The World Today for December 19, 2022

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NEED TO KNOW

Creating a New Chapter

UKRAINE/ RUSSIA

Russian soldiers have been building trenches on the Black Sea coast of the Crimean Peninsula, a Ukrainian territory Russia invaded and illegally annexed almost nine years ago in a move that now clearly presaged the wider war.

The trenches run in a zigzag pattern that runs along beaches and promenades that were once tourist attractions, as the Telegraph reported.

That digging came after Ukrainian partisans within Crimea blew up Russian army barracks and other targets. “Our agents worked pitch perfect,” the Ukrainians and Crimean Tatars Movement, a guerilla group, told the New Voice of Ukraine. “We worked on this ‘project’ for a long time and, of course, everything worked out for us. We will continue to destroy the Russian army from the inside.”

Meanwhile, Ukrainian forces also blew up a crucial bridge in Crimea, one of Russia’s most embarrassing defeats in the war so far, according to the New York Times.

With the first anniversary of Russia’s invasion only a couple of months away, the prospect of Ukraine taking the fight to Crimea is becoming more likely, a remarkable turnabout for Russian forces who began the war thinking they would steamroll their way across Ukraine to victory.

Retired US Lt. Gen. Ben Hodges, the former commander of the US Army in Europe, recently said he expected Ukraine to liberate Crimea by next summer, Newsweek reported.

The Ukrainians’ success could present problems, however. As the Washington Post explained, Ukrainian President Volodymyr Zelenskyy sees retaking Crimea as an essential condition for his country’s victory. But Russian President Vladimir Putin views the territory as an essential part of his legacy. In other words, if Russia loses Ukraine, Putin loses face. The issue is one of the many impasses that are preventing a diplomatic end to the fighting.

To complicate matters, historian and visiting professor at the London School of Economics Dominic Lieven noted that Putin actually has good arguments as to why Russia should keep Crimea. Speaking to Radio Free Europe, Lieven argued that Ukraine might be better off if Russian sympathizers in Crimea, the Donbas and other eastern Ukrainian regions were allowed to split off and join Russia if they really wanted to do so. That’s because they are more historically aligned with Russia.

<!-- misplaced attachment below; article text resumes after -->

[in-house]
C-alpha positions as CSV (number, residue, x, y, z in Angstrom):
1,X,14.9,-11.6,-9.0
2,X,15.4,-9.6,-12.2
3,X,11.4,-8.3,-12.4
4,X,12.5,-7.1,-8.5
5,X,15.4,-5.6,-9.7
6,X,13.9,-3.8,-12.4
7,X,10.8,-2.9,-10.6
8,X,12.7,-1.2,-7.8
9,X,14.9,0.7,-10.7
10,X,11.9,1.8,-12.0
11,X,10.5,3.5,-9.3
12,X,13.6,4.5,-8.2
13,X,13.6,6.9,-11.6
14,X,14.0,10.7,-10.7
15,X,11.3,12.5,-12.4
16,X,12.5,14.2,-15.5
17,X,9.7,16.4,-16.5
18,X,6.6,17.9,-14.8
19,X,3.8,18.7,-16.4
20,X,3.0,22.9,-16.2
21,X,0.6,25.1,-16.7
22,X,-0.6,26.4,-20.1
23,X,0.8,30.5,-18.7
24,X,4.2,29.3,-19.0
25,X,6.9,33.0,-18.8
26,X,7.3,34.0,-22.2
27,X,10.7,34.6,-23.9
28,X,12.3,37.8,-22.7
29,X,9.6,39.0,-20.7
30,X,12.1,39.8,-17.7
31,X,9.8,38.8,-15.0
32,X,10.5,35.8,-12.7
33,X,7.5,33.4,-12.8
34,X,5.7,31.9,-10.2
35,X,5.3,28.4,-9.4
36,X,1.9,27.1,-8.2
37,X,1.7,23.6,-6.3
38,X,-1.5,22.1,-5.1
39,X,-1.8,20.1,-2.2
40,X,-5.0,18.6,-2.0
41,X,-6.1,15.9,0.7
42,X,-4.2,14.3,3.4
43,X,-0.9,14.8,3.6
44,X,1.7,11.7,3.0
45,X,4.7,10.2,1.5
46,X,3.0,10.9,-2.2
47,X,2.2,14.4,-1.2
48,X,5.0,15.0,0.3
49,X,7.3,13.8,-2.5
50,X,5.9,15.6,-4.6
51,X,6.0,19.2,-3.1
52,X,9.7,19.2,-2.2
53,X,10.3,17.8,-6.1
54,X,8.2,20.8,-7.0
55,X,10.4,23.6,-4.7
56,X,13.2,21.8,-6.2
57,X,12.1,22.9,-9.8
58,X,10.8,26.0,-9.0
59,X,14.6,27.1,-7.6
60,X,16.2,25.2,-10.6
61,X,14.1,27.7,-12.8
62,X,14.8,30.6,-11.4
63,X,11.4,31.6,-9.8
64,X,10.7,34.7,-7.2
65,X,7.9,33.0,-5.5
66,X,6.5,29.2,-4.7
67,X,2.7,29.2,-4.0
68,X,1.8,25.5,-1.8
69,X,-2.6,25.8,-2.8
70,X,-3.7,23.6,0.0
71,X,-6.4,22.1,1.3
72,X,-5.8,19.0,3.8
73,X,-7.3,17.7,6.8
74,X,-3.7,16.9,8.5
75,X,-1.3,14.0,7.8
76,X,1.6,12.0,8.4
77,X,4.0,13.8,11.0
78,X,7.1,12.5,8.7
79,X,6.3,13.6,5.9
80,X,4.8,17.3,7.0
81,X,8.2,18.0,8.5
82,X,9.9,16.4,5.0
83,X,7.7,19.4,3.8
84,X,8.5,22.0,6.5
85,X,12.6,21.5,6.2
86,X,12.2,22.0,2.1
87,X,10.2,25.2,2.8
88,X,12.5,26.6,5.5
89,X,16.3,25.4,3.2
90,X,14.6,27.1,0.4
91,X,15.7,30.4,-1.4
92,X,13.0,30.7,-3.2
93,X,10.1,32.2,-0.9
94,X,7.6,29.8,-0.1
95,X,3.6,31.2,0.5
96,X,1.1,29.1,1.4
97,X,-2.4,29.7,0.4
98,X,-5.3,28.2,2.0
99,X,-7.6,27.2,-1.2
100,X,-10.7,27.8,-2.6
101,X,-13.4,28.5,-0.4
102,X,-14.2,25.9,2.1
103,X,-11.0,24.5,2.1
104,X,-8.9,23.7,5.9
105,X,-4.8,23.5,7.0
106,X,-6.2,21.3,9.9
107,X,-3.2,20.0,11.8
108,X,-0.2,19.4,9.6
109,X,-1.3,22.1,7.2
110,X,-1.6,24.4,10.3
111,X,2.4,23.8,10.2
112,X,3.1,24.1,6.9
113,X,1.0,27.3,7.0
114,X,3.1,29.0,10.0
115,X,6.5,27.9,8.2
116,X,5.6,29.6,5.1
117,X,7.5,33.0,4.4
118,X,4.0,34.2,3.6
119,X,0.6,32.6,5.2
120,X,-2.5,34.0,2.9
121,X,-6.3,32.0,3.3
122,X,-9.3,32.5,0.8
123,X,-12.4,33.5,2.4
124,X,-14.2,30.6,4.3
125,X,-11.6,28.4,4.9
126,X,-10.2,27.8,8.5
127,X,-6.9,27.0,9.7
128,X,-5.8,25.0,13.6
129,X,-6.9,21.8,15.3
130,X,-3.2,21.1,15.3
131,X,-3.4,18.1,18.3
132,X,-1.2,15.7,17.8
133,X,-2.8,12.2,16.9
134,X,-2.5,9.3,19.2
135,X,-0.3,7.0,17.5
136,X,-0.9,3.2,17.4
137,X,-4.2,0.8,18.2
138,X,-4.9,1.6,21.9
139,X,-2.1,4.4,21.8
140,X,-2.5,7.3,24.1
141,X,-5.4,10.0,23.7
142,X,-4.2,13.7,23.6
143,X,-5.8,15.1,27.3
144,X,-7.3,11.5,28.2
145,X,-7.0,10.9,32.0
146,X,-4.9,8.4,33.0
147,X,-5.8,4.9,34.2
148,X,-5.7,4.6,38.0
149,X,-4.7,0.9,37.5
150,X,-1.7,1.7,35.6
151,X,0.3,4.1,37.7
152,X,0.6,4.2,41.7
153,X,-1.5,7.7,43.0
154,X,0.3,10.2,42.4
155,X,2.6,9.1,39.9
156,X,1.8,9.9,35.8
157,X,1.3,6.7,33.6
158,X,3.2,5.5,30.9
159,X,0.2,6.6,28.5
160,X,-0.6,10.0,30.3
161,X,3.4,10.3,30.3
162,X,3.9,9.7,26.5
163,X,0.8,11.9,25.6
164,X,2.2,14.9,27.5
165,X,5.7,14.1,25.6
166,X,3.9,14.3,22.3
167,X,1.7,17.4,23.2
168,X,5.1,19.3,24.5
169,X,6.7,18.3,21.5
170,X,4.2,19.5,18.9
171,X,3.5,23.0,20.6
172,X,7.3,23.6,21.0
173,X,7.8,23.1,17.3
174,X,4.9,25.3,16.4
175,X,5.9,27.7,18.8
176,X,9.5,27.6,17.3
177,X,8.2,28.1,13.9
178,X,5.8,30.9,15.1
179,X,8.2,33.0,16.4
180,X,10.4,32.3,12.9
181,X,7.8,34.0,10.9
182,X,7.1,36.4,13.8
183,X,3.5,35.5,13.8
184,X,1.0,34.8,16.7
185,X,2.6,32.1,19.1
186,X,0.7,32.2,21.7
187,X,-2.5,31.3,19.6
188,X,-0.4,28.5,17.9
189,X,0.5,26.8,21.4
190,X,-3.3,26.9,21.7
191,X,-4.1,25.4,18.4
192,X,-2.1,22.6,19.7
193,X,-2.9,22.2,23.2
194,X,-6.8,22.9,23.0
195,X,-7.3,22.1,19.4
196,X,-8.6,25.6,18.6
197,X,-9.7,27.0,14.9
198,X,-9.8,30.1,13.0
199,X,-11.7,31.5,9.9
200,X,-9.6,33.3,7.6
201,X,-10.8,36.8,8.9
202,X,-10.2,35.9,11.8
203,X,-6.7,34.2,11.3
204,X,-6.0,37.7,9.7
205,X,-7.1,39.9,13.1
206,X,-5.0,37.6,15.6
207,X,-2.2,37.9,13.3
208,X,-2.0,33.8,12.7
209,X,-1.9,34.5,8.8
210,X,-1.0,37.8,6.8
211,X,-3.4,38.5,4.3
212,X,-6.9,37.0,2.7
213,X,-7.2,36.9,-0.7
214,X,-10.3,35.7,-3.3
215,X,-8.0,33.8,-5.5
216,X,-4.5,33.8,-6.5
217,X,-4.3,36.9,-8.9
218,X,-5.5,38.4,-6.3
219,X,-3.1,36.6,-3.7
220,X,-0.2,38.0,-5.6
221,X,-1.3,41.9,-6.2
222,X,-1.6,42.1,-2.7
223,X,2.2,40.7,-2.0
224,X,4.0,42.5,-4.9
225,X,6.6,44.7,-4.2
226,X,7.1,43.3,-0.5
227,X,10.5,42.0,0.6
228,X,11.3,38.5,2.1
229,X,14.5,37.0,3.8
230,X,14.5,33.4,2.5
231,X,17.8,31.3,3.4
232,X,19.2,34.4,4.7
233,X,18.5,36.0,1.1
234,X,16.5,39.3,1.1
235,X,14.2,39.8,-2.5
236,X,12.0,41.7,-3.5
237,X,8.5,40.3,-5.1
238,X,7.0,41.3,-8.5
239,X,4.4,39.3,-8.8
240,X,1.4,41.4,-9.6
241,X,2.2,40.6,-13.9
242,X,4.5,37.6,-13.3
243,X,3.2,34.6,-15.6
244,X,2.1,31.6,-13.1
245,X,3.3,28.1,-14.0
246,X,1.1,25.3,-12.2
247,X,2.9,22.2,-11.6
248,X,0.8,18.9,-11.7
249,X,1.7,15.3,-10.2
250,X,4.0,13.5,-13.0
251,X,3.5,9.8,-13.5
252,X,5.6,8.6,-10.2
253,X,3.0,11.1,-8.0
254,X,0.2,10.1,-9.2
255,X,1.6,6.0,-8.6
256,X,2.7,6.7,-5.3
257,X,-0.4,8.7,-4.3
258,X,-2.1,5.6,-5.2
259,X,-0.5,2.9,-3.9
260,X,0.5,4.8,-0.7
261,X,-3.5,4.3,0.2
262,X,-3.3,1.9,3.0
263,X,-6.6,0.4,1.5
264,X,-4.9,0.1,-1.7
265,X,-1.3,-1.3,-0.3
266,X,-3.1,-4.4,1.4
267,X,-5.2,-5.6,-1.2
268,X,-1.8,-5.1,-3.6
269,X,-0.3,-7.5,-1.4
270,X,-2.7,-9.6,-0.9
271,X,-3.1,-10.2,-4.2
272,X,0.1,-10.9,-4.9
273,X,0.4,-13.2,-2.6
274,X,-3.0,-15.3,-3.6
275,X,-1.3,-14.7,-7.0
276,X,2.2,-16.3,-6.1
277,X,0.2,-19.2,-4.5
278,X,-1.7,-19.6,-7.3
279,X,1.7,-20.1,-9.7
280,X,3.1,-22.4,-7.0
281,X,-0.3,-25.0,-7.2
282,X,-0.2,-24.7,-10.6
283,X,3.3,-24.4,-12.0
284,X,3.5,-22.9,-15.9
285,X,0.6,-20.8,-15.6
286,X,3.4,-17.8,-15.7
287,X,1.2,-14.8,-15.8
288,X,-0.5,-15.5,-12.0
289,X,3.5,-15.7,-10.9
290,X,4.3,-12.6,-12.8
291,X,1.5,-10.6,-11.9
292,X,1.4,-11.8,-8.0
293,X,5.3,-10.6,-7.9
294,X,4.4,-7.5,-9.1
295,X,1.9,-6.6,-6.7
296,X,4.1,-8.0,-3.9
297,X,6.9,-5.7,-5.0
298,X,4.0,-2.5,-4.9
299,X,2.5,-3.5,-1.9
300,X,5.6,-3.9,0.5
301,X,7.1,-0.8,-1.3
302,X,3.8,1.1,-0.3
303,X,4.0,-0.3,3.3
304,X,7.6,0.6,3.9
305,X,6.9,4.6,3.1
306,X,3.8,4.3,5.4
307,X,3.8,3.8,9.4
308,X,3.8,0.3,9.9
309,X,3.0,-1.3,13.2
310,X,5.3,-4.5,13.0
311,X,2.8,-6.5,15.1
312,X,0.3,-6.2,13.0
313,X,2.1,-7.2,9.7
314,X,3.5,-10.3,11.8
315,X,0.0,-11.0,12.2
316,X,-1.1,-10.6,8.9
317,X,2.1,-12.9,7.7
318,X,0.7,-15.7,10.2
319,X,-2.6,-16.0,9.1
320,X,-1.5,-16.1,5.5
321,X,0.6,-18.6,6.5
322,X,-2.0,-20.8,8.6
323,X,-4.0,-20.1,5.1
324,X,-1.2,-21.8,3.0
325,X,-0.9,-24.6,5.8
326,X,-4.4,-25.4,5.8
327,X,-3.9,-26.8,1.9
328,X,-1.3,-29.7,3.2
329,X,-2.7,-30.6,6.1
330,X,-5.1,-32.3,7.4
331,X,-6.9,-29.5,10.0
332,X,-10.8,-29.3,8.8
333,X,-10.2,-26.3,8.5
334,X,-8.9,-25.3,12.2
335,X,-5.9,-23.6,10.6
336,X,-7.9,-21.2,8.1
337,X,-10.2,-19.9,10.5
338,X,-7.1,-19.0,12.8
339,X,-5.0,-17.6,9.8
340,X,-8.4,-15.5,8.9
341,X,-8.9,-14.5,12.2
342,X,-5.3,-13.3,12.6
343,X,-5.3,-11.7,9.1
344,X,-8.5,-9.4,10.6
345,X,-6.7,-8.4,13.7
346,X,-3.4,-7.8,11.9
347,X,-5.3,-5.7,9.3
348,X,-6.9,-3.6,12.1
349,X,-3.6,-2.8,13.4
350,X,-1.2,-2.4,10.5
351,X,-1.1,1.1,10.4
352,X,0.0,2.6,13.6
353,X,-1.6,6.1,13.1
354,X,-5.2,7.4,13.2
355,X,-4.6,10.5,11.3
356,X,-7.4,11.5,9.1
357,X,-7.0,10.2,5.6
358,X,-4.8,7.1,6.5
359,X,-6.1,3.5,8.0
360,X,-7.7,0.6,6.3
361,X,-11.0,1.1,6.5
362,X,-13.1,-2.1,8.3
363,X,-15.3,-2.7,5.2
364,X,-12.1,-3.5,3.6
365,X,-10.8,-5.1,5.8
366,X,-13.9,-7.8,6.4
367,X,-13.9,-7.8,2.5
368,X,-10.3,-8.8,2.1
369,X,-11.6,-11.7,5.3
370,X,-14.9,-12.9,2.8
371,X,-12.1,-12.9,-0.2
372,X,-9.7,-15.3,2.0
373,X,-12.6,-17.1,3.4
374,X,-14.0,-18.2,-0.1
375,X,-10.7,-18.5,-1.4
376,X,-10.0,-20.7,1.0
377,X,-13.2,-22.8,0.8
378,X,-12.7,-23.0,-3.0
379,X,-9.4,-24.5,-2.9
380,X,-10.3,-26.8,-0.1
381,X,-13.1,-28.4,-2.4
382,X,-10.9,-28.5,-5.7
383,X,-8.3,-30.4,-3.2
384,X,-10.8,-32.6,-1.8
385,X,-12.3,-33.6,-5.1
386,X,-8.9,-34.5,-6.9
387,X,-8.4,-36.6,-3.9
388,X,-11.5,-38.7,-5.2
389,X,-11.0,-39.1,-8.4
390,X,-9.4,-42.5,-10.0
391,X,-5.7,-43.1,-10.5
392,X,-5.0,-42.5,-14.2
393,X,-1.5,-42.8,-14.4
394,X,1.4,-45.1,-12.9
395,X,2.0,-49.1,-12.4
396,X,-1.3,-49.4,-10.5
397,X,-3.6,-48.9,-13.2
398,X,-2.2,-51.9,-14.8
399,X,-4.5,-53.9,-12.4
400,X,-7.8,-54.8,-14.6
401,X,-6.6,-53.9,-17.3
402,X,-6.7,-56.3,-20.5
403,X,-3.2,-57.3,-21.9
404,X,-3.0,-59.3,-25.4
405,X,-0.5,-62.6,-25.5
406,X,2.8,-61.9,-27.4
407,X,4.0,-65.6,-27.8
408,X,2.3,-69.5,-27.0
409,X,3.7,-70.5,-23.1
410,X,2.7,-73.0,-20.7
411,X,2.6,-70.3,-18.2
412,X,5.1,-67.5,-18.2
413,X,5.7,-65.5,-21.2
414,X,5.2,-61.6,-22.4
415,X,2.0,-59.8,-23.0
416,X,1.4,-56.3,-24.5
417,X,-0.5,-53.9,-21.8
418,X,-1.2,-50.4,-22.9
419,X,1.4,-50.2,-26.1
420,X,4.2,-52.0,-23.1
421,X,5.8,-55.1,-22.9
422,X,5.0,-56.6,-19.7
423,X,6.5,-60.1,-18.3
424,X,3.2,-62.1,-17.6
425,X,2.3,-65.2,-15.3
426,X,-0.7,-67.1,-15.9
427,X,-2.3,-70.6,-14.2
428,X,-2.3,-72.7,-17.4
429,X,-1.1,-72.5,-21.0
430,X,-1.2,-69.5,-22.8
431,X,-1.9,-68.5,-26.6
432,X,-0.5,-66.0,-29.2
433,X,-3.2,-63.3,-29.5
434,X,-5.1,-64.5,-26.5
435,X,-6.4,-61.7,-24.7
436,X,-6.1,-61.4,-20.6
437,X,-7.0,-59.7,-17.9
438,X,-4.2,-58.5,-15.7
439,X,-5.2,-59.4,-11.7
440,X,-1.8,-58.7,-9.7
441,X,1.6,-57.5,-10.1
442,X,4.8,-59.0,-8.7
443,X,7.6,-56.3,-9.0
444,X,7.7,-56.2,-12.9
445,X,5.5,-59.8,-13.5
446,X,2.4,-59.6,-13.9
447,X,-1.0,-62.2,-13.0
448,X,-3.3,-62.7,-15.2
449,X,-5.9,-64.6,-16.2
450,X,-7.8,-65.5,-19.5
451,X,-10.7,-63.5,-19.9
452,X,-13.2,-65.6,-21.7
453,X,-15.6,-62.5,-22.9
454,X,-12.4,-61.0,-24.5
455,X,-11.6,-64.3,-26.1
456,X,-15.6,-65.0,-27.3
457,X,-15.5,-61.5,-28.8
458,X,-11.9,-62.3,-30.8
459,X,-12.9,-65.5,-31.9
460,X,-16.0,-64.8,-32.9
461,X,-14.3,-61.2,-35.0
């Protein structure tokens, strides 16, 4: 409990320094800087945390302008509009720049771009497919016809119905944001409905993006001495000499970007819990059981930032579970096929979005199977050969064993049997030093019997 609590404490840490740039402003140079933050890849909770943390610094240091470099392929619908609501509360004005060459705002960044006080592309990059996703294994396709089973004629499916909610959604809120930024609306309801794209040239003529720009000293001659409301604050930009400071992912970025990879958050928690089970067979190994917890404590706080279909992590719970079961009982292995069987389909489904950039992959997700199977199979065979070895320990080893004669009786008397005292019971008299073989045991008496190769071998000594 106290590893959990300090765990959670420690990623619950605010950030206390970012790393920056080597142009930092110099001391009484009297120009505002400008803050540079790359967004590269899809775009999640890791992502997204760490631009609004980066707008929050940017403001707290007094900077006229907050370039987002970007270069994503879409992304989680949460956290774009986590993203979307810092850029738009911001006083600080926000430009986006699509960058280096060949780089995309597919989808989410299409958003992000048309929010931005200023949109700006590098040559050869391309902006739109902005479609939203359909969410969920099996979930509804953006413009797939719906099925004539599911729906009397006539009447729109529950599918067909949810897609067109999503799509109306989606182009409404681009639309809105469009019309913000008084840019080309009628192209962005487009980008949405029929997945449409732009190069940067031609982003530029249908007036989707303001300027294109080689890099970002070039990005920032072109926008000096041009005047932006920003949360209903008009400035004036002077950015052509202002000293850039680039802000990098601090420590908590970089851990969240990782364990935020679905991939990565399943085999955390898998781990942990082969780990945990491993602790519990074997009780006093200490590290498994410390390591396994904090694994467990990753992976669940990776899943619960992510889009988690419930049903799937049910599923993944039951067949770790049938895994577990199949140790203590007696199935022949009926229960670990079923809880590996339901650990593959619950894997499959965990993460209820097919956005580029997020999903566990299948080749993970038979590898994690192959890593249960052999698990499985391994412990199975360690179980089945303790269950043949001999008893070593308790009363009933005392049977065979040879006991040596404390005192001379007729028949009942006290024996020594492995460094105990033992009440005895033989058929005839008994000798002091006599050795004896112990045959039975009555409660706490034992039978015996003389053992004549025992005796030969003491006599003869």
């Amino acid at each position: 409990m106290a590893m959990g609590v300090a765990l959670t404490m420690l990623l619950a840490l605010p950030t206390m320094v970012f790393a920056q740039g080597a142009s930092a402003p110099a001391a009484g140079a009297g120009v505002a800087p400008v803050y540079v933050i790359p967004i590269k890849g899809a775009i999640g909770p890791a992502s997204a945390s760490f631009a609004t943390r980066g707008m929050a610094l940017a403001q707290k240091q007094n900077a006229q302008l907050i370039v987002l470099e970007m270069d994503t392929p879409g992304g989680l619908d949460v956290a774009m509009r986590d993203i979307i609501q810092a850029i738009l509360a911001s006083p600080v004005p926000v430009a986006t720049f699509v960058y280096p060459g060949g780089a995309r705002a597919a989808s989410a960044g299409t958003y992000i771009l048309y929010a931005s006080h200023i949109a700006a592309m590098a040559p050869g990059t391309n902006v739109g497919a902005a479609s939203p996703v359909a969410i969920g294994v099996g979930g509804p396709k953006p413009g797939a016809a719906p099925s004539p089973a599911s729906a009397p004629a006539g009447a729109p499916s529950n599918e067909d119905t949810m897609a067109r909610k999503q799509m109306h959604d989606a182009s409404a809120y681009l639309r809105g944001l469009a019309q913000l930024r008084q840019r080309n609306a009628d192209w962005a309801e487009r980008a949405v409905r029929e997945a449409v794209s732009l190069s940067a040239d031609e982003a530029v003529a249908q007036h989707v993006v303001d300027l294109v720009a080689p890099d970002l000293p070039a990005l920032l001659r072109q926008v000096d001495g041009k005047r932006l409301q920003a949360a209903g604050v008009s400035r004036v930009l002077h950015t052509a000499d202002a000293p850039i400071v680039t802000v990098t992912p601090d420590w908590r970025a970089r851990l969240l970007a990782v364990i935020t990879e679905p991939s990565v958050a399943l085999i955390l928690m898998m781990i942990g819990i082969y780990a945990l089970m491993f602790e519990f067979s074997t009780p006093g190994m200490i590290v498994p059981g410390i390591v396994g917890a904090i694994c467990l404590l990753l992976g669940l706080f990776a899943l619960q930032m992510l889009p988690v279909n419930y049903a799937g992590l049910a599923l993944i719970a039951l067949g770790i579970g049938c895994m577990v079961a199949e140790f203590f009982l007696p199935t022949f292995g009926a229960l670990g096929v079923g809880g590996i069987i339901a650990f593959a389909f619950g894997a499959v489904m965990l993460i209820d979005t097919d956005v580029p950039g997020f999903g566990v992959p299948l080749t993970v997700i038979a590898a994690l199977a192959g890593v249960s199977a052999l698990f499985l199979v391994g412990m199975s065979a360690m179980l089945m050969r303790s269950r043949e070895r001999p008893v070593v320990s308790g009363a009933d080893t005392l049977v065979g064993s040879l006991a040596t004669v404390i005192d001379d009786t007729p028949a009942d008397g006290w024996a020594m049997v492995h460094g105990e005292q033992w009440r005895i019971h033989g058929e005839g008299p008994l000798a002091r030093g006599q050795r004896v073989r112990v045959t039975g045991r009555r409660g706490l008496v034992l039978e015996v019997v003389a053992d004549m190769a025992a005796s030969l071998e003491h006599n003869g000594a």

For example, Russia won Crimea from the Ottoman Empire in 1783 and controlled it until 1954 when Soviet officials transferred it to Ukraine due to internal politics and power struggles, wrote the Wilson Center.

The peninsula’s next chapter is still being written, in blood.

THE WORLD, BRIEFLY

The Hand That Feeds

MEXICO

Mexican lawmakers have passed a reform bill that would cut funding for the country’s electoral authority, a move critics warn will undermine the institution’s independence and its ability to organize elections, the Financial Times reported.

The bill is part of a push by populist President Andrés Manuel López Obrador following an attempt to amend the constitution that was rejected by lawmakers.

The new bill will slash the budget of the National Electoral Institute (INE), which arranges elections and regulates political activity. The funding cuts also eliminate much of the agency’s professional staff, remove a system for communicating early poll results transparently and restrict the institute’s ability to sanction parties and candidates.

The reform is part of a long-running spat between the INE and the president, who has accused the electoral body of fraud, as well as criticized its large bureaucracy for being bloated and overpaid.

The INE and its predecessor, the Federal Electoral Institute (IFE), have played a key role in Mexico’s transition from one-party rule to pluralistic democracy, which culminated in the defeat of the long-ruling Institutional Revolutionary party in 2000.

INE President Lorenzo Córdova warned that the cuts “could put the technical quality of elections at risk and with it the democratic governance we have achieved.”

In recent weeks thousands of Mexicans have taken to the streets to protest the changes, Reuters reported.

Some analysts believe the move against the election body is part of an effort by López Obrador to cut funding from a number of institutions and public trusts to find money for other priorities, such as state oil company Pemex.

Tick Tock

JORDAN

Three police officers have been killed and five wounded in a raid over the weekend on the suspected killer of a high-ranking police officer shot dead during protests against high fuel prices that have swept Jordan, the Emirate-based the National reported.

The suspect behind the death of deputy police director Abdul Razzaq Abdel Hafez Al Dalabeh last Thursday in the city of Maan was killed during the raid, according to state media, but no further details were given.

Truck drivers have staged strikes across the country in recent weeks to demonstrate against rising fuel prices that have significantly increased the cost of living in the Arab kingdom.